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Stealing Home

1 rating: 3.0
A movie directed by Will Aldis

An irresponsible ex-ballplayer returns to his hometown following the suicide of his boyhood babysitter. She has willed him the task of disposing of her ashes. As he struggles with this responsibility, he flashes back to important moments in his childhood. … see full wiki

Tags: Movies, Dramas
Director: Will Aldis
Release Date: 1988
MPAA Rating: PG
1 review about Stealing Home

Stealing Home - 1988

  • May 6, 2011
I'm afraid the release of Stealing Home stole very few hearts even though it wasn't that bad of a movie. Written and directed by Steven Kampmann & William Porter, it is said to reflect their own experiences growing up. It was nominated for no awards and is rated for mature audiences. I would assume that was because of the sexual inference throughout the movie, albeit rather tame.

The story:
We start at the end of the movie and through flashbacks and narration we learn the story of ballplayer Billy Wyatt. We formally meet Billy as he lounges around his rather dreary hotel room, living with an exotic dancer, his life on the skids. He receives a telephone call from his mother telling him his childhood friend, Katie, has comitted suicide and assigned him the duty of disposing of her ashes.

On the bus ride back to his hometown we learn the background of Billy & Katie, who was six years his senior. Our first introduction to them is the weekend their respective parents decide to get away and leave Katie to babysit Billy. Katie was a bit of a wild child, never walking to the drum of the rest of the staid family, and shows Billy experiences he would have never realized before.

We flash back, or rather forward from this time, to Billy and his friend Appleby playing baseball for Chestnut Hill Academy. Billy loves baseball, is an outstanding player, but he is under the gun to get the game over quickly so they can catch the train back home. Billy has been given the task of approaching a mutual friend, Robin, to convince her to accept a prom date from Appleby. Billy manages to end the game when he decides to steal home, a feat you seldom see.

As they rush from the ballpark to catch their train Billy is stopped by a scout for the Phillies, Bud Scott, who offers him a summer at their training camp. Once home he delivers the news to his father. If anyone loves baseball more than Billy, it is his father. They are overjoyed and he promises to call Bud Scott as soon as he returns from his business trip.

Later that evening Billy approaches Robin with his offer for Appleby but she turns the tables on him when she offers up herself to Billy in a hilarious love scene involving her mother. I will give him props, though, he did convey the message from Appleby. The deflowering of Robin becomes a point of discussion throughout the movie between Appleby and Billy.

However, Billy's father never returns from his business trip and Billy turns his back on baseball until Katie takes him and his family to their summer retreat, Seasmoke [the scene of her eventual suicide] to help them over their grief. Even though she isn't much older than Billy, certainly younger than his mother, she offers great comfort to the family. Overall she is a nurturer. She is the one that convinces Billy to pursue his baseball career and he does make that call to Bud Scott.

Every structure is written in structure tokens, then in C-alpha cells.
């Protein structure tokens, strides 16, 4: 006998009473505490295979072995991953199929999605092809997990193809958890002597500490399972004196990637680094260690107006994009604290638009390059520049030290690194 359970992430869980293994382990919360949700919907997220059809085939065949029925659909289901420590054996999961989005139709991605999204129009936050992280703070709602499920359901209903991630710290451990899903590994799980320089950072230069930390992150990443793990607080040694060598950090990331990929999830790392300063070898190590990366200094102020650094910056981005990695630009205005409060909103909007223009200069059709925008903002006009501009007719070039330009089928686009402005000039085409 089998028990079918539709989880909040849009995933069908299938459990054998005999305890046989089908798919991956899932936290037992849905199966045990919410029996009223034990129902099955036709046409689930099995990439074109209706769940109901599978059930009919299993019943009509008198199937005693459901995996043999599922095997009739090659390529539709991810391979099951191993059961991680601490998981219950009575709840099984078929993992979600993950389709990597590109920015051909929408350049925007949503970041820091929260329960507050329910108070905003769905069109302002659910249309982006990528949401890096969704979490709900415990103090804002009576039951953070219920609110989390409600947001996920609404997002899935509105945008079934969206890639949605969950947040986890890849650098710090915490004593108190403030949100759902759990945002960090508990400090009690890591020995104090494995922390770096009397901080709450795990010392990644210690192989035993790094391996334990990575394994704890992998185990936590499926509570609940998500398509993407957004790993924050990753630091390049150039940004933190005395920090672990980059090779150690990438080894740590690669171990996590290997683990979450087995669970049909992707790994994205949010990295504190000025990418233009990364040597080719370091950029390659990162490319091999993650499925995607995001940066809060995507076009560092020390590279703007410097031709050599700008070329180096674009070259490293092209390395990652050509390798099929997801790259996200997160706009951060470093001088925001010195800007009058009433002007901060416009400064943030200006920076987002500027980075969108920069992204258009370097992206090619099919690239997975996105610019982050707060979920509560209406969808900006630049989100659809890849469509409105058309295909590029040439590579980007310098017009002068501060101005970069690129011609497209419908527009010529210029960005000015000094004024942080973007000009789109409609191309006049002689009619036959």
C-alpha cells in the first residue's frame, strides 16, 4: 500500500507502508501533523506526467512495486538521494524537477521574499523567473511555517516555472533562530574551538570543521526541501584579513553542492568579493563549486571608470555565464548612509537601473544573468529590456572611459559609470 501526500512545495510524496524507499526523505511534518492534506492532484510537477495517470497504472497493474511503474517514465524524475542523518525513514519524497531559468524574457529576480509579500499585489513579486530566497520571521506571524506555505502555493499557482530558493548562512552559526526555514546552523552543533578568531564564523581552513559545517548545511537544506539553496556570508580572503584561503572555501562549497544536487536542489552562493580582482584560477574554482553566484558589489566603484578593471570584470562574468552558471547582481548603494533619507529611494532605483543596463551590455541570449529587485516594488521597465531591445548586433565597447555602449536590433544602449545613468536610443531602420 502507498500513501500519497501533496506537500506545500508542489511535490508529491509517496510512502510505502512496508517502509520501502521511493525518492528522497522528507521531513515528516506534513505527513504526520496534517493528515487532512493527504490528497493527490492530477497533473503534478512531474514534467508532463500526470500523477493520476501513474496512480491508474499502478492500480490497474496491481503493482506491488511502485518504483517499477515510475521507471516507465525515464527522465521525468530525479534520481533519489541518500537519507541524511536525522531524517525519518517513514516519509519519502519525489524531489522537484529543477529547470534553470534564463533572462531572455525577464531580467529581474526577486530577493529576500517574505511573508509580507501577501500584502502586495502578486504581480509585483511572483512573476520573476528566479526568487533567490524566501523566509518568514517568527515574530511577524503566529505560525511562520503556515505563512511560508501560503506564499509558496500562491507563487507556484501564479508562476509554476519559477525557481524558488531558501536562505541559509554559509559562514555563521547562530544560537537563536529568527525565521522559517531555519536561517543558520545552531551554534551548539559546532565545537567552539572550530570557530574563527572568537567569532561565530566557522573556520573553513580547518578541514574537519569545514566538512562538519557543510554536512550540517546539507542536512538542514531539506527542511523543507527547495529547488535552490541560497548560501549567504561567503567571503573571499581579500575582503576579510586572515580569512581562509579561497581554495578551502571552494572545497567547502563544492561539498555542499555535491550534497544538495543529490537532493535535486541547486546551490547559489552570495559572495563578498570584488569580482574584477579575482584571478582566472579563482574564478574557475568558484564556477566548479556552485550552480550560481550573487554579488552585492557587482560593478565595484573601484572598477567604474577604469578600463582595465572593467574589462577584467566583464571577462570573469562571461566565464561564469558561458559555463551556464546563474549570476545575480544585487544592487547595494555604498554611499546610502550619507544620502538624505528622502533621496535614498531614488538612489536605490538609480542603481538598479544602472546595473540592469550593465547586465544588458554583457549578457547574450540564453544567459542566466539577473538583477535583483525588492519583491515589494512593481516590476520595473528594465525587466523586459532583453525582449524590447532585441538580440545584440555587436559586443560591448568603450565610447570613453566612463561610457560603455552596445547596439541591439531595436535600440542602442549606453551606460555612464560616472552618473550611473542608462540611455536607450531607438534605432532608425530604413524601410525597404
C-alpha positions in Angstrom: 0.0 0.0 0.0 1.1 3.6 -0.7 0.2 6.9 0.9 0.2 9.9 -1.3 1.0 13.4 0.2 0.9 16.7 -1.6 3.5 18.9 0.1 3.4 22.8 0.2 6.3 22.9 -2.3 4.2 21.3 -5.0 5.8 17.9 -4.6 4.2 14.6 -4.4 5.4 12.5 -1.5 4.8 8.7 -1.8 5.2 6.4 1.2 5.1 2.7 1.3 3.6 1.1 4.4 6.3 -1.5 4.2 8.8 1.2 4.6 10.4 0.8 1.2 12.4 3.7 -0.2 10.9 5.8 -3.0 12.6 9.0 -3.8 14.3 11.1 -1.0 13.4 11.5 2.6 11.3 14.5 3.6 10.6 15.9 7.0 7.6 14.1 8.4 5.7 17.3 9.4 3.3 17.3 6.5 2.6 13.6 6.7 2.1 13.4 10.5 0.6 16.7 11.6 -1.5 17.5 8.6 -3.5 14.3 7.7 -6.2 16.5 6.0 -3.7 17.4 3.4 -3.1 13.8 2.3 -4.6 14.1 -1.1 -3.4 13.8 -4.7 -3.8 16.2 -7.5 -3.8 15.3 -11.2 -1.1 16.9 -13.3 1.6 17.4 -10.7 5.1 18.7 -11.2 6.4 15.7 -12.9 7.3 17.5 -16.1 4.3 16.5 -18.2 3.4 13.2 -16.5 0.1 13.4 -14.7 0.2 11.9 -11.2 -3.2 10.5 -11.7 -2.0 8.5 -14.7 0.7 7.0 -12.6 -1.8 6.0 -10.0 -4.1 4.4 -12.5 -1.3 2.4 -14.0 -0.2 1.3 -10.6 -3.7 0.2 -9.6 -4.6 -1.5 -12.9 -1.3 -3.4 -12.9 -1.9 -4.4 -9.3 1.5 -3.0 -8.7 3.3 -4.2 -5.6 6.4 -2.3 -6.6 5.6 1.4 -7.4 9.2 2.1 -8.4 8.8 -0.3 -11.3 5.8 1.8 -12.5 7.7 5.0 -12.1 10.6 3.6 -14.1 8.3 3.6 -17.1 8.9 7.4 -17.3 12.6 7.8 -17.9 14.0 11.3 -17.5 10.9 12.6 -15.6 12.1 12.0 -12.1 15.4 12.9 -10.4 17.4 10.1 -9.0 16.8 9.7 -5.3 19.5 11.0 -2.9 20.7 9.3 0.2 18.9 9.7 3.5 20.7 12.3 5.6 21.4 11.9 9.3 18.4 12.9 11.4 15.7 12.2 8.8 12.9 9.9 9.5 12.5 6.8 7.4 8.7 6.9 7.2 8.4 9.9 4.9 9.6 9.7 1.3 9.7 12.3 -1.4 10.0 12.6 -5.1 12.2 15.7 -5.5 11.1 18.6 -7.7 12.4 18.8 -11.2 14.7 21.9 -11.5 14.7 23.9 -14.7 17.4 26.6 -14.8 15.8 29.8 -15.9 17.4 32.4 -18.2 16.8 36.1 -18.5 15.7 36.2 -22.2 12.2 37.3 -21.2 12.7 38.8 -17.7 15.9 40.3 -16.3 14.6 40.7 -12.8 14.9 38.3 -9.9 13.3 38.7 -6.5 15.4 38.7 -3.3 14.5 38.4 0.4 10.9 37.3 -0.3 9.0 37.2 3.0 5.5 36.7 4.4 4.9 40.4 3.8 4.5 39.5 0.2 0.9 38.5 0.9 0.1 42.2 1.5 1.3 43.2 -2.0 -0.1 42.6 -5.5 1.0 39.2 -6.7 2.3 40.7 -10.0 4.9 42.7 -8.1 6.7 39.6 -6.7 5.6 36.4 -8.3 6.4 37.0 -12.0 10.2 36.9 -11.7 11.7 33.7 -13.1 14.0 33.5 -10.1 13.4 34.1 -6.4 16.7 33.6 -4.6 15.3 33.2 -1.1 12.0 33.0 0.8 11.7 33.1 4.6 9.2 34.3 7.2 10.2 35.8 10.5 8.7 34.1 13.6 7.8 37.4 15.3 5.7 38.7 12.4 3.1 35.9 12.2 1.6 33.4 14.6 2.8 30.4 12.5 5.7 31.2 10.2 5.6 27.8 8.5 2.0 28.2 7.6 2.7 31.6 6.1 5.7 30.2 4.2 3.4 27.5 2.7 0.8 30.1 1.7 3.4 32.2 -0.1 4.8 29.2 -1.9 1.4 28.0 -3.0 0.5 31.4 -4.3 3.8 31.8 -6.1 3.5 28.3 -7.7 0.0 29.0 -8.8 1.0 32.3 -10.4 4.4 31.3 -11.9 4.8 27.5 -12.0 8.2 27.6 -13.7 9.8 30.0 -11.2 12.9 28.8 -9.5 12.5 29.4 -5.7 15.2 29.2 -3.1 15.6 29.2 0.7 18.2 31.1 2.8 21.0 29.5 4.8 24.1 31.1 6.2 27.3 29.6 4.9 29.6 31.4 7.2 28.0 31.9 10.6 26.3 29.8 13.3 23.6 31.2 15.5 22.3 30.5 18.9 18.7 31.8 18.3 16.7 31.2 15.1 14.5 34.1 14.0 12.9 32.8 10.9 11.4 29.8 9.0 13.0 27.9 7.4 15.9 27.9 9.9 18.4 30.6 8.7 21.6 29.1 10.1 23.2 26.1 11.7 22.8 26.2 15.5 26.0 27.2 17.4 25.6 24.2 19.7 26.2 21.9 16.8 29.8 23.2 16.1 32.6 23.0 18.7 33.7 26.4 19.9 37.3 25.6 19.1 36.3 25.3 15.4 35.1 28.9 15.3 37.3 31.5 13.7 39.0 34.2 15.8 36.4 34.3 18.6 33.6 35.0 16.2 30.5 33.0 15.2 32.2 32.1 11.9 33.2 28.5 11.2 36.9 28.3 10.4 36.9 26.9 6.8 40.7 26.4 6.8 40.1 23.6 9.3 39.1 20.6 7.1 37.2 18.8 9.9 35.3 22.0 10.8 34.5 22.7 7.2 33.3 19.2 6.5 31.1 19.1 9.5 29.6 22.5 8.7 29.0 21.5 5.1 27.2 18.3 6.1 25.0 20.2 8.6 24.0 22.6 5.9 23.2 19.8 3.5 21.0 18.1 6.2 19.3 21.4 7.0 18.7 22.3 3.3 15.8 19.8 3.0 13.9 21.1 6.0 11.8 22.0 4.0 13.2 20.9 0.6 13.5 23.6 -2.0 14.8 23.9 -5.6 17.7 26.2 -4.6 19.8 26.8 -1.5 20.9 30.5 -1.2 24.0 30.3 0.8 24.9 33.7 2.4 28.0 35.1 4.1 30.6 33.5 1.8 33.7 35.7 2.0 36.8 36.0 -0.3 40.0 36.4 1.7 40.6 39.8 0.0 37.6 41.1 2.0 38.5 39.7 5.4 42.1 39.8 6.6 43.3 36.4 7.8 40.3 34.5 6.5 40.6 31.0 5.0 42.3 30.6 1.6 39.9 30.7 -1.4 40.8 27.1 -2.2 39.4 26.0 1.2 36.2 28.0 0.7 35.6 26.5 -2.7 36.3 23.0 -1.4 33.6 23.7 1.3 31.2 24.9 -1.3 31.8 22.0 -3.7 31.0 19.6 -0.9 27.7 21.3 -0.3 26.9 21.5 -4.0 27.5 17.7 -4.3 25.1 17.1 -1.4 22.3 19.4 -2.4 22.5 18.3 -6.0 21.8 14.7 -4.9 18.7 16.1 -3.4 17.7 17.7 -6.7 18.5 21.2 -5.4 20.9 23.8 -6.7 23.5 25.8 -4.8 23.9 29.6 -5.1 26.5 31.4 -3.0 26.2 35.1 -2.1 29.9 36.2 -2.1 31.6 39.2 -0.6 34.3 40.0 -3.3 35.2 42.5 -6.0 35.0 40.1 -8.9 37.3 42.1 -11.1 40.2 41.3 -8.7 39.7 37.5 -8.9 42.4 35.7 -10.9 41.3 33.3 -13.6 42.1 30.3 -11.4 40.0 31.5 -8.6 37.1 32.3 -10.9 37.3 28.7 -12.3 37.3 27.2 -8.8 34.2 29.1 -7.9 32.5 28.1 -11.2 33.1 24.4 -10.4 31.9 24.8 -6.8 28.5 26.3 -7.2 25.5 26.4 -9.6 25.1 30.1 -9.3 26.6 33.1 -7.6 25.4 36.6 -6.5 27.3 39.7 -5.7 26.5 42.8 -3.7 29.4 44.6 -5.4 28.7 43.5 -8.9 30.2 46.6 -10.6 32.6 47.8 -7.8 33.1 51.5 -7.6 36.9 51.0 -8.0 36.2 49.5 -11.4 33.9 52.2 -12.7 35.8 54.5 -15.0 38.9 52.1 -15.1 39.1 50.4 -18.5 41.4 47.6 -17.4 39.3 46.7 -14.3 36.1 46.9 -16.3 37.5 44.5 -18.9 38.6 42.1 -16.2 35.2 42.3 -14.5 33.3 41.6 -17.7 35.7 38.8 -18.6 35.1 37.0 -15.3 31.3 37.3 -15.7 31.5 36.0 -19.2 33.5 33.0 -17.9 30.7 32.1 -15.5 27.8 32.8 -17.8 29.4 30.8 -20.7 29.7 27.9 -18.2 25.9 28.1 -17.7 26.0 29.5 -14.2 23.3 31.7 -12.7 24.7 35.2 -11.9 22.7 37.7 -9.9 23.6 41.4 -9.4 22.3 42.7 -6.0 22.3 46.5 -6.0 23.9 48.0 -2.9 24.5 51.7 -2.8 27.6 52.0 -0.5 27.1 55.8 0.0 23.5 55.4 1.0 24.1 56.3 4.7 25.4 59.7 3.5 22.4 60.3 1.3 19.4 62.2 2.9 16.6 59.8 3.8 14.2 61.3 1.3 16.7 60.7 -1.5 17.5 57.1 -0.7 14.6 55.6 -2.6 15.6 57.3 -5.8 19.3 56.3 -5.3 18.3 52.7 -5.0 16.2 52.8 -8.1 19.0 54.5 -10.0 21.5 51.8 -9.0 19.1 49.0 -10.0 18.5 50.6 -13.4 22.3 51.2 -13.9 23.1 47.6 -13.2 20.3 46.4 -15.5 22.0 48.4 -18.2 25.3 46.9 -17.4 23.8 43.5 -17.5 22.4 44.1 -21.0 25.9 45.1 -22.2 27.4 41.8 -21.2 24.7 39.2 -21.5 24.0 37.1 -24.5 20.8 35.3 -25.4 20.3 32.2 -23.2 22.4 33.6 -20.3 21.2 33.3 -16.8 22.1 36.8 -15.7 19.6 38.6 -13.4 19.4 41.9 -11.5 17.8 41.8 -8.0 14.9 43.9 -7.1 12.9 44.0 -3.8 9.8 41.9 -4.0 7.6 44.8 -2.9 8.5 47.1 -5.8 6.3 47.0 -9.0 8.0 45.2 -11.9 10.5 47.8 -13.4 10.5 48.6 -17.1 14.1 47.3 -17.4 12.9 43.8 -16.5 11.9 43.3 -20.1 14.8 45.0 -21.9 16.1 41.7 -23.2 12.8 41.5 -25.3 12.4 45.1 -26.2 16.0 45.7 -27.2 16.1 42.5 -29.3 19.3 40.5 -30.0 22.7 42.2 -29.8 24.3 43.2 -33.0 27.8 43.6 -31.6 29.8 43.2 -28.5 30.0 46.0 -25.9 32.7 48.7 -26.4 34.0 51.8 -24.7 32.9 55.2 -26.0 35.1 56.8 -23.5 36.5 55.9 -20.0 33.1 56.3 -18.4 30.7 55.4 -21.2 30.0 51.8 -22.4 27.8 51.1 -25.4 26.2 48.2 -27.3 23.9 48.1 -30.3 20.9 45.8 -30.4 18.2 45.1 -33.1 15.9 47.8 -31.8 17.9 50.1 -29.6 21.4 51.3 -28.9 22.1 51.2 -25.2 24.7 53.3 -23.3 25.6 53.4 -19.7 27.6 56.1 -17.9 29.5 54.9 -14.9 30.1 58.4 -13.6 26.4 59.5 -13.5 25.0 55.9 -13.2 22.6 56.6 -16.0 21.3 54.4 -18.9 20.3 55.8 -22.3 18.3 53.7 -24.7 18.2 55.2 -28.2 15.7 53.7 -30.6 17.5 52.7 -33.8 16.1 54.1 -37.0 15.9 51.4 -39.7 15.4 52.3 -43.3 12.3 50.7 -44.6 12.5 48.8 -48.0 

This trip to Seasmoke is also a turning point in their relationship since they do seal it with more than a kiss and poor Appleby, always the nerdy guy lurking on the perimeter, has his own encounter, circa Summer of '42, with an older woman.

Years pass, Billy never sees Katie again. His life hasn't taken the course he expected; hers served her two failed marriages. Now he is charged with giving her the rest she was certain he would know she wanted.

The actors:
Mark Harmon played the adult Billy Wyatt. He is grizzled in appearance, unkempt. However he hasn't lost his boyish charm that carried him through his younger days, in fact he resorts to boyish pranks several times. His mood was reflective when it was needed, childish when needed. His 10 year old character was played by Thatcher Goodwin, who actually was a student at Chestnut Hill Academy at the time of filming. William McNamara played he teenage Lothario persona.

For the role of Alan Appleby, Jon Silverman played the teen part while the adult version went to Harold Ramis. Jodie Foster was Katie Chandler, so achingly beautiful it hurt. Equally so, Helen Hunt played the adult part of Billy's younger sister, gorgeous. Smaller roles went to Richard Jenkins as Katie's father; John Shea as Billy's father; and Blair Brown as Billy's mother.

DVD extras:

Overall impression:
I wasn't offended by the movie, although most found it fairly lame and cliched. I had no trouble with the various time changes in the film since each was represented by a different version of the character, with the exception of Katie, who was always played by Foster.

The reason for Katie's suicide is never disclosed but this wasn't really about her death but rather her life and how it reflected on Billy's. We really didn't want to know why she did it, we just accepted it as a natural course of her life. Billy we understood completely. He never fully recovered from the loss of his father at such a young age and never really got back into baseball as he was when his father was alive.

Some great old soundtracks from an earlier time was interspersed throughout. Even for the age of the film it transferred well to DVD and I found the watching enjoyable, even humorous at times. Then again, I'm not your average bear.


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